There has been much talk in the past month or so, within the Mark Program, about interiority of character. In my struggle with this, I've performed some writing exercises meant to unearth my own emotional experiences, which are useful for developing character. This is not to say that my characters are now more autobiographical, only that, in giving the writing access to my real emotions and personal experiences, I've better served the characters on the page.
I hope people reading the Mark Blog are learning from my mistakes.
The deeper I get into the story, the deeper the flaws appear to be. Painfully we’ve discovered another one.
From Publisher's Weekly:
Writers' Reel is a weekly video feature. This week, we're sharing the great Joyce Carol Oates giving excellent advice on writing characters. "If you allow your people to talk," she says, "they will express themselves in a way that the writer herself might not have thought of."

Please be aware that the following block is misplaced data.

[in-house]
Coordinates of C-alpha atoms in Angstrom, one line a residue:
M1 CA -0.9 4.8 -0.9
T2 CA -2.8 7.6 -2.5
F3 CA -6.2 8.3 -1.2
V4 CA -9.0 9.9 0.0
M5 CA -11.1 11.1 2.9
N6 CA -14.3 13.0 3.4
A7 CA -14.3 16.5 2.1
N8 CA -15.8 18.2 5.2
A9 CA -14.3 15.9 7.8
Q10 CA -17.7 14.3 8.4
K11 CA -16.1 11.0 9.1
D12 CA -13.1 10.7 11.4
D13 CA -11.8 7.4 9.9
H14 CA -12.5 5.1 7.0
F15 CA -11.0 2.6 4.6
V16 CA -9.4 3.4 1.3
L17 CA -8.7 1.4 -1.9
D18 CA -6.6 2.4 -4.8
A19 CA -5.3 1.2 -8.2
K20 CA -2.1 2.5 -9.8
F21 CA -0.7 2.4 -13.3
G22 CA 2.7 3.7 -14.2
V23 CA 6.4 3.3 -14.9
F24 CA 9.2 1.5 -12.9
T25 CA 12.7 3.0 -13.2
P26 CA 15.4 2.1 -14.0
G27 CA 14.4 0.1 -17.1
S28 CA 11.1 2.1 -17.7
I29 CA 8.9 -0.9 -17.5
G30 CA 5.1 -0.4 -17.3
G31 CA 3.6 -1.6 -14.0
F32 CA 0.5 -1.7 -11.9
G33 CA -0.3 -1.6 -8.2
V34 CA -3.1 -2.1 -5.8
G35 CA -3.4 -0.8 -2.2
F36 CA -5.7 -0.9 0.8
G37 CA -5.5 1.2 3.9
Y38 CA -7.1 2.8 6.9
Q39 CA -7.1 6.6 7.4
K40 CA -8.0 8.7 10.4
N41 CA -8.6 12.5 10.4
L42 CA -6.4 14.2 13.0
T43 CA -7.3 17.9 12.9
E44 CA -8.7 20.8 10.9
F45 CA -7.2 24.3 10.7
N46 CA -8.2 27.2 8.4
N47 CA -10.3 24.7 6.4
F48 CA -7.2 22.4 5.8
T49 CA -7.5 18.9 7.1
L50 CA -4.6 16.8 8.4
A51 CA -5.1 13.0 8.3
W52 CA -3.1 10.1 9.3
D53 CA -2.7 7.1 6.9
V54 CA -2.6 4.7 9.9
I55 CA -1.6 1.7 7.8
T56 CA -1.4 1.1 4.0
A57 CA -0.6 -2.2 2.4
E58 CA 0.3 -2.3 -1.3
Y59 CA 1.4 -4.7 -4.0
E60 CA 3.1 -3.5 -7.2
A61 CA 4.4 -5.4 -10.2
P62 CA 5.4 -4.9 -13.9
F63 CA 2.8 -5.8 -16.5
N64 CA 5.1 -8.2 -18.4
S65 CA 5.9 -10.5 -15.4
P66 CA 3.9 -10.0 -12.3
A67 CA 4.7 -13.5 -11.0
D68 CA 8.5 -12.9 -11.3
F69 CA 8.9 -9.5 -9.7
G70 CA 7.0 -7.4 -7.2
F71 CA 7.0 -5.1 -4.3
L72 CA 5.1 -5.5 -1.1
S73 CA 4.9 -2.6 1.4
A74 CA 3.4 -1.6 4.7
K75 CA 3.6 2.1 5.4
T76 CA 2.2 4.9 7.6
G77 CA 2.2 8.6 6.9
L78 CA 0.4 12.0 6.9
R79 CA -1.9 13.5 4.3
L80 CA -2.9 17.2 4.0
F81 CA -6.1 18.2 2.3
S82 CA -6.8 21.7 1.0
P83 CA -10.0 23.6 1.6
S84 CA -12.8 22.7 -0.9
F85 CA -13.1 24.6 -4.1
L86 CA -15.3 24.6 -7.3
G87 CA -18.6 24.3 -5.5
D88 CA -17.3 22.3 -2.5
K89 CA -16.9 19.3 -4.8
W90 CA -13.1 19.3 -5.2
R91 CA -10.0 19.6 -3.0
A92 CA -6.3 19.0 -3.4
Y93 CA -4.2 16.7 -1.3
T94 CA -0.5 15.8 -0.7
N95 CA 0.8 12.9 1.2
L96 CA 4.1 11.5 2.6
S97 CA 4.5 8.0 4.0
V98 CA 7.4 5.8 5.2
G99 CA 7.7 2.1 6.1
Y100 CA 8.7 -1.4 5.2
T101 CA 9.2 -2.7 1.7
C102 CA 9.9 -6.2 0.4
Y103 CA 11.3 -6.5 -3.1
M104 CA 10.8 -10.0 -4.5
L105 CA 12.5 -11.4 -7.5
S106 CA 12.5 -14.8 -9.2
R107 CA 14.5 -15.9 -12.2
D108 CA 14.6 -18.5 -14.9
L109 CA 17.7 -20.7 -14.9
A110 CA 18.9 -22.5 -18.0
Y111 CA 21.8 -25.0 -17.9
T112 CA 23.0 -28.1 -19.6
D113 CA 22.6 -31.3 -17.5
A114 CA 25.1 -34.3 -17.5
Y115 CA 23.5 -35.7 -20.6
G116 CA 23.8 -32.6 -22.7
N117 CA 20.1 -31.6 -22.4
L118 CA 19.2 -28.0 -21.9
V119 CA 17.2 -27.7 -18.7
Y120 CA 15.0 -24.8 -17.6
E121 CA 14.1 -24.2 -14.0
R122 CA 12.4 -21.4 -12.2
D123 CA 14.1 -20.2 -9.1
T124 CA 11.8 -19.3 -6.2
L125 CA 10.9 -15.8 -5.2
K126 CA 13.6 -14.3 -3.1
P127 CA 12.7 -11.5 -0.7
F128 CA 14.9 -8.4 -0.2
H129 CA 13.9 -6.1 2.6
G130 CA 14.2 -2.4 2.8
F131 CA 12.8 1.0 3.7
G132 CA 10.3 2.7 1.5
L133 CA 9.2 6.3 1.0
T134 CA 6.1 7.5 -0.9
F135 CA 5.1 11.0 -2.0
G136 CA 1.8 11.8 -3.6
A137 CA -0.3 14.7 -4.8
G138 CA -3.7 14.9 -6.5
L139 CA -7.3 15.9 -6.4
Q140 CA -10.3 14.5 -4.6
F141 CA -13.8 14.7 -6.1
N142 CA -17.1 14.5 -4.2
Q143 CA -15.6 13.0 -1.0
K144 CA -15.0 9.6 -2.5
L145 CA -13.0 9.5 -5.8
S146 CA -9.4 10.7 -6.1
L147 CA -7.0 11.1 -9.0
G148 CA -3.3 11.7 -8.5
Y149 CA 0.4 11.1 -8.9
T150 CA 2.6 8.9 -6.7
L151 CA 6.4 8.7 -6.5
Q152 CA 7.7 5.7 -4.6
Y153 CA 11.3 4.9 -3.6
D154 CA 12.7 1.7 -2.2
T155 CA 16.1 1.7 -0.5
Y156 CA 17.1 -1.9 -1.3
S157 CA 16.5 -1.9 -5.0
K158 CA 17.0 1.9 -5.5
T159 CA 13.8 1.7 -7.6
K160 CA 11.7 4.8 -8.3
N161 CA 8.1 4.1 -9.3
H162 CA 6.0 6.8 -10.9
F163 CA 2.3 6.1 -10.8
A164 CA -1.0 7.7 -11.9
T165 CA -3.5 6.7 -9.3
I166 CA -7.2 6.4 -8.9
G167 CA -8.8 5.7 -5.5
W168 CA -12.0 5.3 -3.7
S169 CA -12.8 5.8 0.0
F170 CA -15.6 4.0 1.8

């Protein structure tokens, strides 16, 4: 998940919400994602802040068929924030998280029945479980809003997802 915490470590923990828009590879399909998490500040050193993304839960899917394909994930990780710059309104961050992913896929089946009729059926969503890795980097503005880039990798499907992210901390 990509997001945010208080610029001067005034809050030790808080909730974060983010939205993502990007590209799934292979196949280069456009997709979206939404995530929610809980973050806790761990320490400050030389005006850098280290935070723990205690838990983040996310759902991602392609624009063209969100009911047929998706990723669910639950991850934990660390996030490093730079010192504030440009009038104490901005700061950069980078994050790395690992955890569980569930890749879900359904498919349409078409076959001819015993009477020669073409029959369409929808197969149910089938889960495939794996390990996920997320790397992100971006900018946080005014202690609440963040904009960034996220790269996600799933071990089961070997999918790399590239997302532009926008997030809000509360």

PEN Center USA will honor JCO this year at its Literary Awards Festival with the prestigious Lifetime Achievement Award.
I must have missed it in my creative writing education. Maybe I tuned it out because it seemed so obvious. Or maybe I submitted some work early on that made it seem like I understood how all-important conflict is to our characters - like when I speak a small amount of a foreign language without an American accent and lead native speakers to assume I'm fluent, only to invite a barrage of speech I don’t fully understand. I never got the lesson.
Flannery O'Connor's Mystery and Manners is filled with wise words on craft. Here is a selection from the chapter "Writing Short Stories," though her advice can be used within all genres and forms.
I had my mid-project review over the weekend. It was gently suggested that I might be on the wrong track, which I heard as, “You’ve left the track entirely and wandered away into the woods surrounding the track, naked and without a bag of breadcrumbs.” My brain is a serious paraphraser.
Writers' Reel is a weekly video feature.
In this interview, a young David Foster Wallace muses on how literature is a more difficult medium to take in than other forms of art; how reading, writing, and education are intertwined; and how literature can seem like a "form of magic." Enjoy.